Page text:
Generalized anxiety disorder (GAD)

The American Psychiatric Association define GAD as disproportionate worry that disrupts everyday living.

NURS 3325 Module 3 Discussion Mental HealthPeople might also experience physical symptoms, including

restlessness
fatigue
tense muscles
interrupted sleep
A bout of anxiety symptoms does not necessarily need a specific trigger in people with GAD.

They may experience excessive anxiety on encountering everyday situations that do not present a direct danger, such as chores or keeping appointments. A person with GAD may sometimes feel anxiety with no trigger at all.

Find out more about GAD here.

Panic disorders

People with a panic disorder experience regular panic attacks, which involve sudden, overwhelming terror or a sense of imminent disaster and death.

Read more about panic attacks here.

Phobias

There are different types of phobia:

Simple phobias: These might involve a disproportionate fear of specific objects, scenarios, or animals. A fear of spiders is a common example. Learn more about simple phobias here.
Social phobia: Sometimes known as social anxiety, this is a fear of being subject to the judgment of others. People with social phobia often restrict their exposure to social environments. Find out more here.
Agoraphobia: This term refers to a fear of situations in which getting away may be difficult, such as being in an elevator or moving train. Many people misunderstand this phobia as a fear of being outside. Read all about agoraphobia here.
Phobias are deeply personal, and doctors do not know every type. There could be thousands of phobias, and what might seem unusual to one person may be a severe problem that dominates daily life for another.

Obsessive-compulsive disorder (OCD)

People with OCD have obsessions and compulsions. In other words, they experience constant, stressful thoughts and a powerful urge to perform repetitive acts, such as hand washing.

Find out more about OCD here.

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Post-traumatic stress disorder (PTSD)

PTSD can occur after a person experiences or witnesses a deeply stressful or traumatic event.

During this type of event, the person thinks that their life or other people’s lives are in danger. They may feel afraid or that they have no control over what is happening.

These sensations of trauma and fear may then contribute to PTSD.

Discover how to recognize and treat PTSD.

NURS 3325 Module 3 Discussion Mental HealthMood disorders
People may also refer to mood disorders as affective disorders or depressive disorders.

People with these conditions have significant changes in mood, generally involving either mania, which is a period of high energy and elation, or depression. Examples of mood disorders include:

Major depression: An individual with major depression experiences a constant low mood and loses interest in activities and events that they previously enjoyed. They can feel prolonged periods of sadness or extreme sadness.
Bipolar disorder: A person with bipolar disorder experiences unusual changesTrusted Source in their mood, energy levels, levels of activity, and ability to continue with daily life. Periods of high mood are known as manic phases, while depressive phases bring on low mood. Read more about the different types of bipolar here.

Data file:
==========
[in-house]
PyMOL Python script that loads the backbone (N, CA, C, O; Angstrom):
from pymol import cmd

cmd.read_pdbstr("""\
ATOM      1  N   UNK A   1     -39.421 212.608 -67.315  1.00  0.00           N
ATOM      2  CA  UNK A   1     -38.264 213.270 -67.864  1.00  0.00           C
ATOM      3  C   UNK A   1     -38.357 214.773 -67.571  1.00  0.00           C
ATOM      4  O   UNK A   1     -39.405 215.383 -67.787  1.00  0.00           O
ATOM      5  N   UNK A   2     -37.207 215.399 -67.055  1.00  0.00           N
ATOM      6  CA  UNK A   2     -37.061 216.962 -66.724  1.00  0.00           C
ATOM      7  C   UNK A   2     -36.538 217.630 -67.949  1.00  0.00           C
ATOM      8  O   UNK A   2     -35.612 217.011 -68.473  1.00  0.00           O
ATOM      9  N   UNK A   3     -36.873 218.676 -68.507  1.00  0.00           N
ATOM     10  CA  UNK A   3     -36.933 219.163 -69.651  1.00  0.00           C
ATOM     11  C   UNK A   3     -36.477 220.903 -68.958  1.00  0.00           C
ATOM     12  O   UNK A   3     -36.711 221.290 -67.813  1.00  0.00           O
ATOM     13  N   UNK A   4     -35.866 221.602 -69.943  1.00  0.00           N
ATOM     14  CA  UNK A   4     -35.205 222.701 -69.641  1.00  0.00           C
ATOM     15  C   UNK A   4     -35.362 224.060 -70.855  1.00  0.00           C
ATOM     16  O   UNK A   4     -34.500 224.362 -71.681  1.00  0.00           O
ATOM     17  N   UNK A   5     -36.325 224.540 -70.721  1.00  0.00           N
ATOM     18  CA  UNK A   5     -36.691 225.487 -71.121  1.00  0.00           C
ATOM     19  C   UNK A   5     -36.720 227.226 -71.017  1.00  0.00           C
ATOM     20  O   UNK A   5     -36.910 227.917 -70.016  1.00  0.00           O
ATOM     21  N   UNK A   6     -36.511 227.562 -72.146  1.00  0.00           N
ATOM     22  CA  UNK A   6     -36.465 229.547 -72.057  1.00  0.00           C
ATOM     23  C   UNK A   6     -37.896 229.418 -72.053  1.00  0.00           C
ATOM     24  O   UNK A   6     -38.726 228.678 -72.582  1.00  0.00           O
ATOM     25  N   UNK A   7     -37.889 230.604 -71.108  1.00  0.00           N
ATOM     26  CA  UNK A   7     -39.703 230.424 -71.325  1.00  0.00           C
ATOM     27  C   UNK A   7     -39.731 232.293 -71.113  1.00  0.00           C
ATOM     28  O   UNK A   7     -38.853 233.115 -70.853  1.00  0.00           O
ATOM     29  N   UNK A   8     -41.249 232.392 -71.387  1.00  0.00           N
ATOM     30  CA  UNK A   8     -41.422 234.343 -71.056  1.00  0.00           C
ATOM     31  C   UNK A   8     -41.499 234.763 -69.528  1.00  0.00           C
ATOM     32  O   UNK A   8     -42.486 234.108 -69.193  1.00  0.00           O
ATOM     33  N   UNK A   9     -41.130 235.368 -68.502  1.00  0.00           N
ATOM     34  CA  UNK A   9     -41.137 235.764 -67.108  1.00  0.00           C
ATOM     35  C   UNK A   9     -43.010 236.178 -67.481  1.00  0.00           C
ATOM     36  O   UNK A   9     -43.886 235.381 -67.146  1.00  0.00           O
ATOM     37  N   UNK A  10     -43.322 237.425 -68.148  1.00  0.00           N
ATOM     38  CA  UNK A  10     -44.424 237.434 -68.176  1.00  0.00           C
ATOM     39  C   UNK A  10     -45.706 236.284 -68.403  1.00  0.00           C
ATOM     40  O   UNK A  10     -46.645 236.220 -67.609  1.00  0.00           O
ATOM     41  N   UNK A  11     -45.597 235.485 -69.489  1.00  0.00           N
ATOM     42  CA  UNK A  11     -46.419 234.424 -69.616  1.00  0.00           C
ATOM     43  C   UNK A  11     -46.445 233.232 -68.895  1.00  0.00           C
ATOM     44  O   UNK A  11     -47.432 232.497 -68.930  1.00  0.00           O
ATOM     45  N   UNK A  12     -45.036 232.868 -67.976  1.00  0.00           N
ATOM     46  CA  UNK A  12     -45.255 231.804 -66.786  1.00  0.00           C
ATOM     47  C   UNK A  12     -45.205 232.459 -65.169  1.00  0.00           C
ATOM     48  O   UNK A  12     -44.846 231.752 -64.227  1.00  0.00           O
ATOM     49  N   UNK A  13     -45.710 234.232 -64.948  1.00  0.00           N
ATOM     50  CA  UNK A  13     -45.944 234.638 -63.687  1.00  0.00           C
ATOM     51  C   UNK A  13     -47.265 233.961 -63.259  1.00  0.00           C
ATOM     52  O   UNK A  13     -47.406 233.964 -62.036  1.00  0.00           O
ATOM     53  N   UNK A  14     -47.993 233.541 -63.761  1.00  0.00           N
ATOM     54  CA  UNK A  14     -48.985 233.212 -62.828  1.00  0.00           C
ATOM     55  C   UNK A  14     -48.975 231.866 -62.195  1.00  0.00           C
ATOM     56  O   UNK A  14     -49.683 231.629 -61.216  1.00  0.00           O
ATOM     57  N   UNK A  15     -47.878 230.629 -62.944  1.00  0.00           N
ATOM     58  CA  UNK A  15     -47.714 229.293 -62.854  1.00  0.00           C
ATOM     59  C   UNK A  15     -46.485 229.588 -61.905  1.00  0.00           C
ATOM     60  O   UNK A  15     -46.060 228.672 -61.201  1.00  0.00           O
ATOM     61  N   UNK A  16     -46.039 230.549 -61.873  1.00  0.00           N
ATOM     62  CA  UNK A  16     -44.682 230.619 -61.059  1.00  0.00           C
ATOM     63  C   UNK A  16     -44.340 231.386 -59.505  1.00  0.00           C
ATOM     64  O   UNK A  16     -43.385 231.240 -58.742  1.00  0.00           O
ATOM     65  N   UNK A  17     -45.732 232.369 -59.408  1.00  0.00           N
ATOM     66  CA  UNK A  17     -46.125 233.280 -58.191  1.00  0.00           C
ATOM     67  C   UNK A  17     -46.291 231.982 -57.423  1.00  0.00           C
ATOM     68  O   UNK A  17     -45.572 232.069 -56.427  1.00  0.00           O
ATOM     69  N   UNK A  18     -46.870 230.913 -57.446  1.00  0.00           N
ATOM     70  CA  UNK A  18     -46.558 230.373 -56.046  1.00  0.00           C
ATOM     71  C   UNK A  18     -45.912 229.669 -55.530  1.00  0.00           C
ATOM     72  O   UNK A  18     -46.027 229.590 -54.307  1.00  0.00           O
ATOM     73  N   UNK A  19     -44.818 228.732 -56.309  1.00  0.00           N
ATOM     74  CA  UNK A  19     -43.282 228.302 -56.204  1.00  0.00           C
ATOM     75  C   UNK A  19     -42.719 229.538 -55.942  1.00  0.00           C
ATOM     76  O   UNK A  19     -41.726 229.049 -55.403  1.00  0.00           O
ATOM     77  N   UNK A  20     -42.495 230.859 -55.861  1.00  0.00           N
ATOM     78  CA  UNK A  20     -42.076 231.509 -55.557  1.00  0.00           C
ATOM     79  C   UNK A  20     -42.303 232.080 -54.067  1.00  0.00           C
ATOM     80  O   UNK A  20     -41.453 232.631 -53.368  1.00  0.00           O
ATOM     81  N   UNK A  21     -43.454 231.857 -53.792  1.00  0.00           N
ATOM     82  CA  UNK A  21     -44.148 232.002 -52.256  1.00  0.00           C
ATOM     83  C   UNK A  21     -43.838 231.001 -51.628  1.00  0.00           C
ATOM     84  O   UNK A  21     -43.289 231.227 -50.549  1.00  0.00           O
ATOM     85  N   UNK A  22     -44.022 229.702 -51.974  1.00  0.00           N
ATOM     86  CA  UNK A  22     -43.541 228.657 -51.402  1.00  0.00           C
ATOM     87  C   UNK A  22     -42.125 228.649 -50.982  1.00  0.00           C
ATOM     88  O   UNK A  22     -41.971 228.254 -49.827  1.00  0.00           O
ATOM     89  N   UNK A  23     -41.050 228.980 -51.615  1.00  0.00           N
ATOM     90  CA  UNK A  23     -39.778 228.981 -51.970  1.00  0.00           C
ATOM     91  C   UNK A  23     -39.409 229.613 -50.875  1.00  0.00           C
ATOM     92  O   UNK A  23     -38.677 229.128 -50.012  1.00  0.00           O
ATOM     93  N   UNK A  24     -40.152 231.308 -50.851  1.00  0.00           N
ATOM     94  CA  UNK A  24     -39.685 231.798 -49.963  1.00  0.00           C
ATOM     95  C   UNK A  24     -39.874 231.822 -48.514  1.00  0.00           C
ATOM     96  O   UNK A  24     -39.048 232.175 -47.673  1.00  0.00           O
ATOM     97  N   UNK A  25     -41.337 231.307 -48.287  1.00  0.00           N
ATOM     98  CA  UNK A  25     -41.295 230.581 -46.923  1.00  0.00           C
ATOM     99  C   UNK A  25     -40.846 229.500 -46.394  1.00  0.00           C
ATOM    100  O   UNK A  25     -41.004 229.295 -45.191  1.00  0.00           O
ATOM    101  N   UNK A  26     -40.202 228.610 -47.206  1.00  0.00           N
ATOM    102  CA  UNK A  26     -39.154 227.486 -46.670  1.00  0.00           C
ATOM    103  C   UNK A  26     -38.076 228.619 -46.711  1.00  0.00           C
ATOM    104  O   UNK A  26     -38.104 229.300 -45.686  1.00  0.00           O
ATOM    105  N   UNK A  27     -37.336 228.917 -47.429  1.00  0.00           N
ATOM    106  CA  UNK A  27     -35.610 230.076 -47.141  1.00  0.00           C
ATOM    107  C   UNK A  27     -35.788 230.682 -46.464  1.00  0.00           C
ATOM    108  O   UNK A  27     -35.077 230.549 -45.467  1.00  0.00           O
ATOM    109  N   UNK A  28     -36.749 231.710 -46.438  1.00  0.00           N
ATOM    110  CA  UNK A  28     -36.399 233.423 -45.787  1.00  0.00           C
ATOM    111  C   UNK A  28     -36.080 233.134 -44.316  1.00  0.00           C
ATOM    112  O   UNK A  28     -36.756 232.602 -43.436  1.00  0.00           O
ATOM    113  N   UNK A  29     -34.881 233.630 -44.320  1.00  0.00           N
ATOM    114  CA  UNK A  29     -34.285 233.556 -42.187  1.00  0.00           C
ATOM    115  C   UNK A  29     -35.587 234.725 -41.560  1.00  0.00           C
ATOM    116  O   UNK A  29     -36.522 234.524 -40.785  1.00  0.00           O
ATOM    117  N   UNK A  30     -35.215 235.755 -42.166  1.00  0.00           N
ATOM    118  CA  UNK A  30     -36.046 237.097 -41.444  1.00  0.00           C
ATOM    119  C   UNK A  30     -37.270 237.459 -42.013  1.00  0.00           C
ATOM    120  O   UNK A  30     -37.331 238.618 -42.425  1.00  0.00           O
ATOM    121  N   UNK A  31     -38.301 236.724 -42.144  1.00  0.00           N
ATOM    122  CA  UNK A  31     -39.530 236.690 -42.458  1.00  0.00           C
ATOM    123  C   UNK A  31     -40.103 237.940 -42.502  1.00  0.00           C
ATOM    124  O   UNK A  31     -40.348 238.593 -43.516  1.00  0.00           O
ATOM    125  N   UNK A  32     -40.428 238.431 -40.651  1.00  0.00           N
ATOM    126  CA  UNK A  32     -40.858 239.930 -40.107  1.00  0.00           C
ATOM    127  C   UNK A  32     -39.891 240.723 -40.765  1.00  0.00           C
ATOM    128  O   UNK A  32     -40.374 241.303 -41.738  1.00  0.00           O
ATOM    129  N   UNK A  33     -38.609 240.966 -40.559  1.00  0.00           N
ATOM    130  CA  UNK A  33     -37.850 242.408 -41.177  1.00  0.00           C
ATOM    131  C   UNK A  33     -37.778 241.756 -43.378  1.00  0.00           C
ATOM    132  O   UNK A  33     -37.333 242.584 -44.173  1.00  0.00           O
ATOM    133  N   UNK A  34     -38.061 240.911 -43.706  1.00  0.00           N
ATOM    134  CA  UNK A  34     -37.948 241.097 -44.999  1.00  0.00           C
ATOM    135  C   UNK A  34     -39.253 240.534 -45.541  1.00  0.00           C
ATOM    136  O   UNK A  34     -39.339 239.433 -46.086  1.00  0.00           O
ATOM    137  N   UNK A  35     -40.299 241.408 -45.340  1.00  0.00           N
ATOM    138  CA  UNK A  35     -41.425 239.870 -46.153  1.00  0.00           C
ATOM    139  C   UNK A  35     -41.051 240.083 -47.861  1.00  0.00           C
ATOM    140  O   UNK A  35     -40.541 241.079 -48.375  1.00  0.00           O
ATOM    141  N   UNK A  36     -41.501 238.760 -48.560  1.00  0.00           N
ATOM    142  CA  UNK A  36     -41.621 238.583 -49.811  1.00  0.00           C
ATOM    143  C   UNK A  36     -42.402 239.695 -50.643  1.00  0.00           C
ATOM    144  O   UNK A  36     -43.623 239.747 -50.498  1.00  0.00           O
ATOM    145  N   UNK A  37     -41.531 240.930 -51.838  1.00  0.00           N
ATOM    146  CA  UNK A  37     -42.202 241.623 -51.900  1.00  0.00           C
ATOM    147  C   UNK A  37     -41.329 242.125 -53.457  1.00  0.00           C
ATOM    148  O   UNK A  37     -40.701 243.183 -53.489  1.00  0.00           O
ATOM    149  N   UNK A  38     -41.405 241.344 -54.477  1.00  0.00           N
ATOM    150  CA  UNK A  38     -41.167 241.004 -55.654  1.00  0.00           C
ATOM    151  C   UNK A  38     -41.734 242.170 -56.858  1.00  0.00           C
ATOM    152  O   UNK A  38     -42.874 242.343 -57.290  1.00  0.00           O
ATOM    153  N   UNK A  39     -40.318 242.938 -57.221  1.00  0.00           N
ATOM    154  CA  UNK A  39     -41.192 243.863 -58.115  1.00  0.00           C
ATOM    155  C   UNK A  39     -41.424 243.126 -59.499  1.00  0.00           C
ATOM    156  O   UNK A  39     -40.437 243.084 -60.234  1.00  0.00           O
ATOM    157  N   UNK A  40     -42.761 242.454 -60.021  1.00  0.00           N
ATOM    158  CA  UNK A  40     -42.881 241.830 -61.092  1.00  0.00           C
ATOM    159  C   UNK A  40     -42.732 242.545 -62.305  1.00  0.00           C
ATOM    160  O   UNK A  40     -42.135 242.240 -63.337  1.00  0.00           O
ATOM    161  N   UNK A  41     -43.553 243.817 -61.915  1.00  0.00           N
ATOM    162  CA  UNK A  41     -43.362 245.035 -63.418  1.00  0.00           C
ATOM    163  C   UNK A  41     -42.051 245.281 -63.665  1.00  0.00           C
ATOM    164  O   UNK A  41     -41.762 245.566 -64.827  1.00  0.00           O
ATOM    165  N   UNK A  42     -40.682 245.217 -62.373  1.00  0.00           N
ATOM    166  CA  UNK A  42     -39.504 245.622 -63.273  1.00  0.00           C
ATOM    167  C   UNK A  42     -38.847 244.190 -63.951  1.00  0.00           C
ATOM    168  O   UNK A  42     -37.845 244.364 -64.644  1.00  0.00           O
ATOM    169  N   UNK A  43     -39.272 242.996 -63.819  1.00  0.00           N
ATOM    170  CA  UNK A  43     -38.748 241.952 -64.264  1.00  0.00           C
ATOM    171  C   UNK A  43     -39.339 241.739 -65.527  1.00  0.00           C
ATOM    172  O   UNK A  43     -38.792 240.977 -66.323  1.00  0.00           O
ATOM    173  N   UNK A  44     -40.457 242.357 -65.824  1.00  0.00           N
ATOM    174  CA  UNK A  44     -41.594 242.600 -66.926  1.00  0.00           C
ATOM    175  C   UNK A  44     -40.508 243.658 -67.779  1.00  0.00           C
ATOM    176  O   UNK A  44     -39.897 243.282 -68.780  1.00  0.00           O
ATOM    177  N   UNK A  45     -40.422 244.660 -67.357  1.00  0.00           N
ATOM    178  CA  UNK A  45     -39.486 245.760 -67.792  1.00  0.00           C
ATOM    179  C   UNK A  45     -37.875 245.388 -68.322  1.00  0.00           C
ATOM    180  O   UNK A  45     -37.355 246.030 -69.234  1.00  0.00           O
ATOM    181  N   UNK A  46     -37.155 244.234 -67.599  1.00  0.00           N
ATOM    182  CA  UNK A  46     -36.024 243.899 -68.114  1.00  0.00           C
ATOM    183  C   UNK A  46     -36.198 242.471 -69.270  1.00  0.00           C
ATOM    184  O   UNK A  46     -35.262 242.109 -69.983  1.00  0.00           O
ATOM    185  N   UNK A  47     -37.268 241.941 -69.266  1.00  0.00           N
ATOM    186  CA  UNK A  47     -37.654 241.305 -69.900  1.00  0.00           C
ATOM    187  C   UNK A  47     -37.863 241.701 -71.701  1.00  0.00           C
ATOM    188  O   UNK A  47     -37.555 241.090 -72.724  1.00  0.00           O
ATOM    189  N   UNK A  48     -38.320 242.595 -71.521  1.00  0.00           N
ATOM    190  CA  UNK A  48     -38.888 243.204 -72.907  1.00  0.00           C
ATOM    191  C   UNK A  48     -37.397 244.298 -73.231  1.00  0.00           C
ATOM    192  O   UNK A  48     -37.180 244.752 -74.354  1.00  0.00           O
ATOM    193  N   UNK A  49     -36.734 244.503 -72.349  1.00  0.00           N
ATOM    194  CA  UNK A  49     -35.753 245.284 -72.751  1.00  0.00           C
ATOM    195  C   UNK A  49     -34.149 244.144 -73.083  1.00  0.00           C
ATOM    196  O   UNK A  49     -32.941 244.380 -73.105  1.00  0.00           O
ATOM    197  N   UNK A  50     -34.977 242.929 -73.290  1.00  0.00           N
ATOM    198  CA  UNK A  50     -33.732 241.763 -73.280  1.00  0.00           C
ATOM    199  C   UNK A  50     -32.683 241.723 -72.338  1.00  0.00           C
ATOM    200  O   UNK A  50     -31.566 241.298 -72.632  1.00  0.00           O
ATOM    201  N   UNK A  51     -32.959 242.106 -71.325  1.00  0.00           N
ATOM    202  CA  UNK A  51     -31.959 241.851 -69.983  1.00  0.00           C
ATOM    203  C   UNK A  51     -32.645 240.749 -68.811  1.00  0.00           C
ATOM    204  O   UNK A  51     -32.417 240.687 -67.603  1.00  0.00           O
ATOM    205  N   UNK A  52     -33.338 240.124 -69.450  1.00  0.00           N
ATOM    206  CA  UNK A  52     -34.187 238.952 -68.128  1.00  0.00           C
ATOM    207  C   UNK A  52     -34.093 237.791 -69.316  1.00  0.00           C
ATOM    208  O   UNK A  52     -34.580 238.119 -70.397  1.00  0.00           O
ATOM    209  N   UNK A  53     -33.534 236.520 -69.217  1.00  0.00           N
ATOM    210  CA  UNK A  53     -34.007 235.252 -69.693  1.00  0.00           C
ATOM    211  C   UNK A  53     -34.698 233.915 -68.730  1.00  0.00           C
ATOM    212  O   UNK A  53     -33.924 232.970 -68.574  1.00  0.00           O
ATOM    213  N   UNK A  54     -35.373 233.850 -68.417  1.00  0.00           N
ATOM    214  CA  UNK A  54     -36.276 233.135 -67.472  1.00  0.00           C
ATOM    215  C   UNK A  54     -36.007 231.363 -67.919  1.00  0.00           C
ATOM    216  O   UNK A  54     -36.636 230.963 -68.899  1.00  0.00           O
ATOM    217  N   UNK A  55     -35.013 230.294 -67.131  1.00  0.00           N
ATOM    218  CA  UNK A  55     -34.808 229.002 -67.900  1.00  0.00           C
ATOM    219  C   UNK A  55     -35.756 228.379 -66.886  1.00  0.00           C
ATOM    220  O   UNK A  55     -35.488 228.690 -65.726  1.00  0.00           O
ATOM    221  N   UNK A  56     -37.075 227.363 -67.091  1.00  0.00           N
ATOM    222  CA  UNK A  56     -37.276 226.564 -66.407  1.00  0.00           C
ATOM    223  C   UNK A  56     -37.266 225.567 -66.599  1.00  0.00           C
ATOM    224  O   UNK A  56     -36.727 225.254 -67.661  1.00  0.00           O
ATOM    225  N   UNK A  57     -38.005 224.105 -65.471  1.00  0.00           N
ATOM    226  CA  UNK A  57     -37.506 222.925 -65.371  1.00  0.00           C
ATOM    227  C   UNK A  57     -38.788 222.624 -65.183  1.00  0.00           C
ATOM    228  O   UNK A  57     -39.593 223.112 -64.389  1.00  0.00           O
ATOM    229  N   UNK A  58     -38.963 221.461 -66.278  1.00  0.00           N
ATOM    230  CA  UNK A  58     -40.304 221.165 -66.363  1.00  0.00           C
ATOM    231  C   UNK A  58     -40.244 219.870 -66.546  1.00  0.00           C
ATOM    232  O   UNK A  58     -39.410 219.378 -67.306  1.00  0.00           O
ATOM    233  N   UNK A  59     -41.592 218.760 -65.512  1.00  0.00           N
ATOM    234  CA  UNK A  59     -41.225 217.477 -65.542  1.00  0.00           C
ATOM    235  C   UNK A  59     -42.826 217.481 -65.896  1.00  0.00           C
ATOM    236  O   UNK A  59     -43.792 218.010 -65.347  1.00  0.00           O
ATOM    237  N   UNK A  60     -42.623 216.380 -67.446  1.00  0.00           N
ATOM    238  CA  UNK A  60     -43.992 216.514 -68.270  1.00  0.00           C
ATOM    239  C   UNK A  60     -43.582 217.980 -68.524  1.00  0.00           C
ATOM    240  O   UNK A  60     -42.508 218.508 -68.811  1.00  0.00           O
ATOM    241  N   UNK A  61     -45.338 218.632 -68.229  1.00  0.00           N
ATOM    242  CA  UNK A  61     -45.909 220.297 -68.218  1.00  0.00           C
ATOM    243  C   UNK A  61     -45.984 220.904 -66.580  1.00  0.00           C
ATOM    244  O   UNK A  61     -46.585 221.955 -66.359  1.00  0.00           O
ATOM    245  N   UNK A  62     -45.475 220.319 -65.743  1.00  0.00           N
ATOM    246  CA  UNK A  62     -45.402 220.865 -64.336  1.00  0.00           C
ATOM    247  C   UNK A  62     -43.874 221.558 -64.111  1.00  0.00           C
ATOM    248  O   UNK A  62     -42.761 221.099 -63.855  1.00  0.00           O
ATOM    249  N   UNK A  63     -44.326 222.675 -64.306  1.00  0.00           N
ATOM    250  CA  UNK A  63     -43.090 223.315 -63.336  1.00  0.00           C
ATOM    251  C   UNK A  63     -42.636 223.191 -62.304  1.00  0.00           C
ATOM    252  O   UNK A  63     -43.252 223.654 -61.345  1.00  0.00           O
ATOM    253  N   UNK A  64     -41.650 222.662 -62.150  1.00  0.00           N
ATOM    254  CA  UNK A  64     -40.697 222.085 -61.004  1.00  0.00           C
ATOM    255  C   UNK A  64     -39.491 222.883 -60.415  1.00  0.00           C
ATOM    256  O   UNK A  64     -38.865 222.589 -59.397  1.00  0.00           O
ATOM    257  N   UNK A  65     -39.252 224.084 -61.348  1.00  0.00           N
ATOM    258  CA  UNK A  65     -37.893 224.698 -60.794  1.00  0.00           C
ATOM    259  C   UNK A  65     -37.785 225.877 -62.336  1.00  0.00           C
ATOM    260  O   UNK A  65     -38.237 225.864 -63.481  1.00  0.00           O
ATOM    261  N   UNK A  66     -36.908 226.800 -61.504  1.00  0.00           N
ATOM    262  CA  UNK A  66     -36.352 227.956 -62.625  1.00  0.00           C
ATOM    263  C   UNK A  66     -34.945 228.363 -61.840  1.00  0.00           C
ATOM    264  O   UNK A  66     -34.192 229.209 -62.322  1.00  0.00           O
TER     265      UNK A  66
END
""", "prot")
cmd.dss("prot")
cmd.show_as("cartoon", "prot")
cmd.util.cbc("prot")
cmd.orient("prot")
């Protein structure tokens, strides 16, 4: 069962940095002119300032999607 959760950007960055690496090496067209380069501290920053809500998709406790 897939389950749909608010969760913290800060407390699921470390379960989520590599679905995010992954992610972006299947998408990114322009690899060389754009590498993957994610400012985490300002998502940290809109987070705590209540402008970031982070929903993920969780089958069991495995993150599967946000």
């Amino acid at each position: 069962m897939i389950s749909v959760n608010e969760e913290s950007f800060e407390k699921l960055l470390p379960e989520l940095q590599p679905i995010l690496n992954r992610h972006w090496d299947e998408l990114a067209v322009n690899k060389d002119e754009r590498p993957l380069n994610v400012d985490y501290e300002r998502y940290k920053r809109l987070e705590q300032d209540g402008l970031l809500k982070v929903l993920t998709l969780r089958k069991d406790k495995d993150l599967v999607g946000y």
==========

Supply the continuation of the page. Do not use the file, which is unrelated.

Seasonal affective disorder (SAD): Reduced daylight triggers during the fall, winter, and early spring months trigger this type of major depressionTrusted Source. It is most common in countries far from the equator. Learn more about SAD here.
Schizophrenia disorders
Mental health authorities are still trying to determine whether schizophrenia is a single disorder or a group of related illnesses. It is a highly complex condition.

Signs of schizophrenia typically develop between the ages of 16 and 30 yearsTrusted Source, according to the NIMH. The individual will have thoughts that appear fragmented, and they may also find it hard to process information.

Schizophrenia has negative and positive symptoms. Positive symptoms include delusions, thought disorders, and hallucinations. Negative symptoms include withdrawal, lack of motivation, and a flat or inappropriate mood.

Learn more about schizophrenia here.

Early signs
There is no physical test or scan that reliably indicates whether a person has developed a mental illness. However, people should look out for the following as possible signs of a mental health disorder:

withdrawing from friends, family, and colleagues
avoiding activities that they would normally enjoy
sleeping too much or too little
eating too much or too little
feeling hopeless
having consistently low energy
using mood-altering substances, including alcohol and nicotine, more frequently
displaying negative emotions
being confused
being unable to complete daily tasks, such as getting to work or cooking a meal
having persistent thoughts or memories that reappear regularly
thinking of causing physical harm to themselves or others
hearing voices
experiencing delusions
Treatment
There are various methods for managing mental health problems. Treatment is highly individual, and what works for one person may not work for another.

Some strategies or treatments are more successful in combination with others. A person living with a chronic mental disorder may choose different options at various stages in their life.

The individual needs to work closely with a doctor who can help them identify their needs and provide them with suitable treatment.

Treatments can include:

Psychotherapy, or talking therapies
This type of treatment takes a psychological approach to treating mental illness. Cognitive behavioral therapy, exposure therapy, and dialectical behavior therapy are examples.

Psychiatrists, psychologists, psychotherapists, and some primary care physicians carry out this type of treatment.

It can help people understand the root of their mental illness and start to work on more healthful thought patterns that support everyday living and reduce the risk of isolation and self-harm.

Read more about psychotherapy here.

NURS 3325 Module 3 Discussion Mental HealthMedication
Some people take prescribed medications, such as antidepressants, antipsychotics, and anxiolytic drugs.